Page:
They decide that they need to grab some grub but there’s no gas station anywhere in sight. Being idiots, they stare to death looking for a wild corndog bush. A few years later, Bear Grylls stumbles upon their corpses while traversing fictional lands, long ago having conquered reality.
Eragon wonders how they’ll cook their food and Garzhvog offers the stomach of a bear he killed to boil it in. Eragon asks him ‘gee, was it a big bear Wally?’ It was bigger than him and then he asks ‘how’d it die, Wally?’
“I choked him to death with my hands. No weapons are allowed when you come of age and must prove your courage.” Garzhvog paused for a moment, his knife buried to the hilt in the carcass. “Most do not try to kill a cave bear. Most hunt wolves or mountain goats. That is why I became war chief and others did not.”
They cook the food, they hang out after and Eragon asks Garzhvog questions. ‘Tell me a story, tell me about your village, why’s the sky so bright, why do you have fourteen toes, why are you pointing that sharpened stick at me?’
Let’s see, they have totem poles, love to fight and make rugs. No, really. Apparently when they first mate they make rugs with their spouse and it takes at least five years. What they hell takes them so damned long? Are they weaving these things from spider silk? Do they have to weave it from the leg hairs of the titans?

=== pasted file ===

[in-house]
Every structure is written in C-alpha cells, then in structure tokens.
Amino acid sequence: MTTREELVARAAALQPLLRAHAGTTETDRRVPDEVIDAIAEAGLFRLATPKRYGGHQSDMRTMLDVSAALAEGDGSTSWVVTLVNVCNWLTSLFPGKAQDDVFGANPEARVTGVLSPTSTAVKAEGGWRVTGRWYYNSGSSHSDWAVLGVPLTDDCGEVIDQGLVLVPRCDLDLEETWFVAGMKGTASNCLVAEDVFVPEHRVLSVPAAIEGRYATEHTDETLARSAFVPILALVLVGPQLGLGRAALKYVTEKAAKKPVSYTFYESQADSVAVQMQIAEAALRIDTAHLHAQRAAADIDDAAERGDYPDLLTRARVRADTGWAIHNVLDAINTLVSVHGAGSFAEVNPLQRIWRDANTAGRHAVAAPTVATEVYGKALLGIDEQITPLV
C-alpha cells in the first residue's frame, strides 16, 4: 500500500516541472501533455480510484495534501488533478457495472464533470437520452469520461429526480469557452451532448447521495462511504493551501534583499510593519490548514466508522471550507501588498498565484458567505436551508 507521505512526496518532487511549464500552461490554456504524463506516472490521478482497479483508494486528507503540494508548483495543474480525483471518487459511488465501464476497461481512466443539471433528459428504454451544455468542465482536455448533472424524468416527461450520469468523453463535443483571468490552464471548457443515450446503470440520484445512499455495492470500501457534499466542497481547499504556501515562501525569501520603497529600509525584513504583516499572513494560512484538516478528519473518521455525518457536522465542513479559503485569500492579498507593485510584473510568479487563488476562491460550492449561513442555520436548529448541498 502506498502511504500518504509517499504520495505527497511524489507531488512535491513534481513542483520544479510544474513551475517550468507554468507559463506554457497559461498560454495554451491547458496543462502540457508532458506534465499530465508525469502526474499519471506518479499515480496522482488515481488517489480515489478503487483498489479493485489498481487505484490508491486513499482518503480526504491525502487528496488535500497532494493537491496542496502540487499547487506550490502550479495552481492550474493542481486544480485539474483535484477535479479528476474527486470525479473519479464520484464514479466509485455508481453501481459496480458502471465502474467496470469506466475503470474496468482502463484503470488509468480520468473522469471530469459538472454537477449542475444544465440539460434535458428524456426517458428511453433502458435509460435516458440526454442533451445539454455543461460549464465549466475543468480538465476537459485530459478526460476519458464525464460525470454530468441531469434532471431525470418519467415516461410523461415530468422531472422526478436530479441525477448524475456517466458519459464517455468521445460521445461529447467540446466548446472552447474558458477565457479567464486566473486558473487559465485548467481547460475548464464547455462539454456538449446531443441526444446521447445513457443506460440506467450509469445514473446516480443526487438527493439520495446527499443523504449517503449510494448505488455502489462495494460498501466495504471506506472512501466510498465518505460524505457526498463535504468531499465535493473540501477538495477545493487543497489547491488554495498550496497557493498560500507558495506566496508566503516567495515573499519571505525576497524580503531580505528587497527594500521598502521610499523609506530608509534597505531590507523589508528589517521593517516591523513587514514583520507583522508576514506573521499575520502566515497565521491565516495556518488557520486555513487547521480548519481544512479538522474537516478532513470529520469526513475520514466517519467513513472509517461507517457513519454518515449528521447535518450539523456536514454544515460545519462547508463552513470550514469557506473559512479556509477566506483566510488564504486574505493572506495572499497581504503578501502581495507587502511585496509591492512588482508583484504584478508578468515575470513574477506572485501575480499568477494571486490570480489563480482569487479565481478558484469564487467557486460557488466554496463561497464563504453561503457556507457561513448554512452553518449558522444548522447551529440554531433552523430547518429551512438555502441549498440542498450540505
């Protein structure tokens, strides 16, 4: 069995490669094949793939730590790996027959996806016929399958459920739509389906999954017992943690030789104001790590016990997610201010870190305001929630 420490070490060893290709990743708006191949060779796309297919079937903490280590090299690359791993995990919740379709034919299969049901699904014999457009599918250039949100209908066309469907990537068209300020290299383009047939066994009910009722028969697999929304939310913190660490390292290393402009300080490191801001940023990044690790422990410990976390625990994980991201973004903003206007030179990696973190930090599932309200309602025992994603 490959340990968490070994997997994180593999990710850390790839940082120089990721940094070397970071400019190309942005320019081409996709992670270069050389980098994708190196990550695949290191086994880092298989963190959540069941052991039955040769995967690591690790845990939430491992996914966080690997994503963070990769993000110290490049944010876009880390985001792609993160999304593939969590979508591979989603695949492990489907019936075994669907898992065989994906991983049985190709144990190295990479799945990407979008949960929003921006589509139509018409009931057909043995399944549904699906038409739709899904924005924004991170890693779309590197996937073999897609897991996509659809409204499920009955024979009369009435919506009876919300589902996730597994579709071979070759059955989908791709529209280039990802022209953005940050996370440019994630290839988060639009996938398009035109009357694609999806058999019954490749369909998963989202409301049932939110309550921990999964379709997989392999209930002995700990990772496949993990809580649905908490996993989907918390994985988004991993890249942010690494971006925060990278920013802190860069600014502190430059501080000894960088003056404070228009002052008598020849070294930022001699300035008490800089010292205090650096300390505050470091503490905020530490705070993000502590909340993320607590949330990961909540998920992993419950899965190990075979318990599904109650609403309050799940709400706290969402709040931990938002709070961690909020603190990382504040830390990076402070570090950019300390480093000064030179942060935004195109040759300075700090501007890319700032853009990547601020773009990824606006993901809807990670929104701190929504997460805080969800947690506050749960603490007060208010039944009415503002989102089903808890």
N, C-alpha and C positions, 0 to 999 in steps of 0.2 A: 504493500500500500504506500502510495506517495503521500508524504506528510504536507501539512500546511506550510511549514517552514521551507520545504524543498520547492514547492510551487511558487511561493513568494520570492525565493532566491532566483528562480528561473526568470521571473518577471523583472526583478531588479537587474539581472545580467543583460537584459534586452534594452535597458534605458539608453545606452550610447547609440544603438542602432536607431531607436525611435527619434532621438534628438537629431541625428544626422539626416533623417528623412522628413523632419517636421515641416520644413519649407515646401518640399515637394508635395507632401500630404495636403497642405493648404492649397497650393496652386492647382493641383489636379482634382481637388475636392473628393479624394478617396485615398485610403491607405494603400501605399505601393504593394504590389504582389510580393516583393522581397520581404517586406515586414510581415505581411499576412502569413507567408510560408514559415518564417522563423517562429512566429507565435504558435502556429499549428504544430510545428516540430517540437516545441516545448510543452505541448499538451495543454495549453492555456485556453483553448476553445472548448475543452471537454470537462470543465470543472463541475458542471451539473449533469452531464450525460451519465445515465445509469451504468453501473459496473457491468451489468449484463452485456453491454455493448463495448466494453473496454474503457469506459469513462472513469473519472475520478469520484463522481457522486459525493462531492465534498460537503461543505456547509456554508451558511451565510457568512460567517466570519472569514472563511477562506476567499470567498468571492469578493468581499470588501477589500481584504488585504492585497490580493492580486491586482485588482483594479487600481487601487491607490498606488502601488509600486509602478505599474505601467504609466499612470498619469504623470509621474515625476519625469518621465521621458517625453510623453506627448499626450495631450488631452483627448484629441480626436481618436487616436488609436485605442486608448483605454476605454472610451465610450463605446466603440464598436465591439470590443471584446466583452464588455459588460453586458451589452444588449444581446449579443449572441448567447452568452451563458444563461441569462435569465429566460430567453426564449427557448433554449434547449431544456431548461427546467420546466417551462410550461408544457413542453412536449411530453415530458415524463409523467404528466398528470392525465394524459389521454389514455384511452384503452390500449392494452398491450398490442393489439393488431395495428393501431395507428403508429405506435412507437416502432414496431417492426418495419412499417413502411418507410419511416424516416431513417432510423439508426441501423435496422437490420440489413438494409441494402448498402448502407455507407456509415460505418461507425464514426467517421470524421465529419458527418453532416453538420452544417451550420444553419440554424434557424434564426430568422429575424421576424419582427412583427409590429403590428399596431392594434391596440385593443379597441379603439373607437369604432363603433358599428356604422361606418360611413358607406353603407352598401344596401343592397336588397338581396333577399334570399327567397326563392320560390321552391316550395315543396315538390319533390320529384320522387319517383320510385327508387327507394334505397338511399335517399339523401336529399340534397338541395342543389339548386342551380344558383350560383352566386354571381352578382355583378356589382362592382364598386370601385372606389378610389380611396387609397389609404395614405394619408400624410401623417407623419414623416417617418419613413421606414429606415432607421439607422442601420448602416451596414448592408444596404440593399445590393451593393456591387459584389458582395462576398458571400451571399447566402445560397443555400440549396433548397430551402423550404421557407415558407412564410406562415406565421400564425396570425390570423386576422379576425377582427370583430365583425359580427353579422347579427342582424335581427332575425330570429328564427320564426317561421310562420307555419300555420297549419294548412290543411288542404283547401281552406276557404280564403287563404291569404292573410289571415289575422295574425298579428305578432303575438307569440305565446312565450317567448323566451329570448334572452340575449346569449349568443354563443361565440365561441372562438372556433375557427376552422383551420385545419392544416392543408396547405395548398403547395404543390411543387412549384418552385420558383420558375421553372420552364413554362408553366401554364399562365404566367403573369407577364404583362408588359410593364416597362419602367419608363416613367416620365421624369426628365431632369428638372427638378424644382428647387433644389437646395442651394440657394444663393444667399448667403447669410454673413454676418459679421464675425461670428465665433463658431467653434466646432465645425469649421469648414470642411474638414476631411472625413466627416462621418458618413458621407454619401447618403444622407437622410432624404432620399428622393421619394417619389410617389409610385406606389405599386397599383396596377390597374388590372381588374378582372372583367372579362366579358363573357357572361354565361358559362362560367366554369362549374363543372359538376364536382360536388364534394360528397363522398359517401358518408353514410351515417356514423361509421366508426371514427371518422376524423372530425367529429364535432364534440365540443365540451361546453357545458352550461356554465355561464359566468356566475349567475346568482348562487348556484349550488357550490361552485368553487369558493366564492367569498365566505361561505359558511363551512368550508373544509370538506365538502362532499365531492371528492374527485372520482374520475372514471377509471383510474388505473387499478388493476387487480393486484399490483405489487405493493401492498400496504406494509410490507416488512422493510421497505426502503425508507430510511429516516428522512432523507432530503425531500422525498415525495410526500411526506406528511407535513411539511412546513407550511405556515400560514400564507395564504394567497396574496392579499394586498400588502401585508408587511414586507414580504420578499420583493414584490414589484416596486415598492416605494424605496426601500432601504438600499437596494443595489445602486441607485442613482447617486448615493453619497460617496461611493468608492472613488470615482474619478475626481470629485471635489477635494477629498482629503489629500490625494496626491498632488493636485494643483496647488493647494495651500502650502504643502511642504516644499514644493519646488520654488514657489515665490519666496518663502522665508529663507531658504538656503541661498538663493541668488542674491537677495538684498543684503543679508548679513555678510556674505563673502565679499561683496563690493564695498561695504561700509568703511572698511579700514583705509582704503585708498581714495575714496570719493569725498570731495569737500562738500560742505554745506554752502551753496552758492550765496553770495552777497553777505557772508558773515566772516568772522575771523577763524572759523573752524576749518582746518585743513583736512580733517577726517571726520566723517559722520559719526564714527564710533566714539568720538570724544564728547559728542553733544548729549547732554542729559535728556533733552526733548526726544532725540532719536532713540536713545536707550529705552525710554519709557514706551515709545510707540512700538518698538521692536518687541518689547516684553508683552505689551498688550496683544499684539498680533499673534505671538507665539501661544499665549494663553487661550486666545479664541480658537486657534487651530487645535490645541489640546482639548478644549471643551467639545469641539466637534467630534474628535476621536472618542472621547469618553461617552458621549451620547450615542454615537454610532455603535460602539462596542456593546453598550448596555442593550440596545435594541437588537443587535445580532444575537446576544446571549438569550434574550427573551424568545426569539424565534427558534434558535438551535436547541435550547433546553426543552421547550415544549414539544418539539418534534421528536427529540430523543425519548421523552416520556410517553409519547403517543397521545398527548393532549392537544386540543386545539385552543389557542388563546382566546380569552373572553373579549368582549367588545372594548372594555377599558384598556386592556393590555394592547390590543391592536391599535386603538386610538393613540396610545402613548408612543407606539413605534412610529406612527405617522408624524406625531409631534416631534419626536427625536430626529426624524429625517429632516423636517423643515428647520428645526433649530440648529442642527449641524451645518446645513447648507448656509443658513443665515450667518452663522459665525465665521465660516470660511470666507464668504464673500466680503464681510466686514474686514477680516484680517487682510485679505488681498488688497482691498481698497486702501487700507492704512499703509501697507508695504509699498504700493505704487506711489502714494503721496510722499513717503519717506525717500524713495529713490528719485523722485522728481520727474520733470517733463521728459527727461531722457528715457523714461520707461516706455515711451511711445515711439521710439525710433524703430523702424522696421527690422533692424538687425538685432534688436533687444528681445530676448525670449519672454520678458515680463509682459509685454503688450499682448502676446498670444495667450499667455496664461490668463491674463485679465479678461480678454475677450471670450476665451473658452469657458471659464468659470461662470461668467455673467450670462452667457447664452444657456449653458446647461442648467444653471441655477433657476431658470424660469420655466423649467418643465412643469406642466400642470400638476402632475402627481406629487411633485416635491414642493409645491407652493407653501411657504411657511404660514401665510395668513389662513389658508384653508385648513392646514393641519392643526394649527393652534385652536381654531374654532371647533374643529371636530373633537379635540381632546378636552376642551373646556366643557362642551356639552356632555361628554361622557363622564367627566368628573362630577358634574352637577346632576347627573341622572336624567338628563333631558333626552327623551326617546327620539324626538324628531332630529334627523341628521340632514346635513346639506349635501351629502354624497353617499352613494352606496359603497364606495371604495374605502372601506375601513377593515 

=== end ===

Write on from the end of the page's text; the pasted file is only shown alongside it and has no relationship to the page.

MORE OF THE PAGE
Then the two go to sleep and then fall into the routine of running along and camping. It’s at this point the author almost becomes self aware. Like maybe he realizes that we’re going to be a tad bored because even his focus was starting to drift.
The long days and longer nights slipped by with both excruciating slowness and surprising speed, for every hour was identical to the last, which made Eragon feel not only as if their ordeal would never end but also as if large portions of it had never taken place.
Wow, that almost echoes how I feel right now. Anywho, something does, as previously predicted, almost happen when a giant wolf appears outside of their camp one night. This lone wolf is as big as a horse and, just as Garzhvog gets ready to fight it, Eragon tells it that they’re willing to share dinner with it if it would please leave their backsides free from bite marks. Unsurprisingly the wolf is okay with this and the moment’s tension passes like an unformed kidney stone.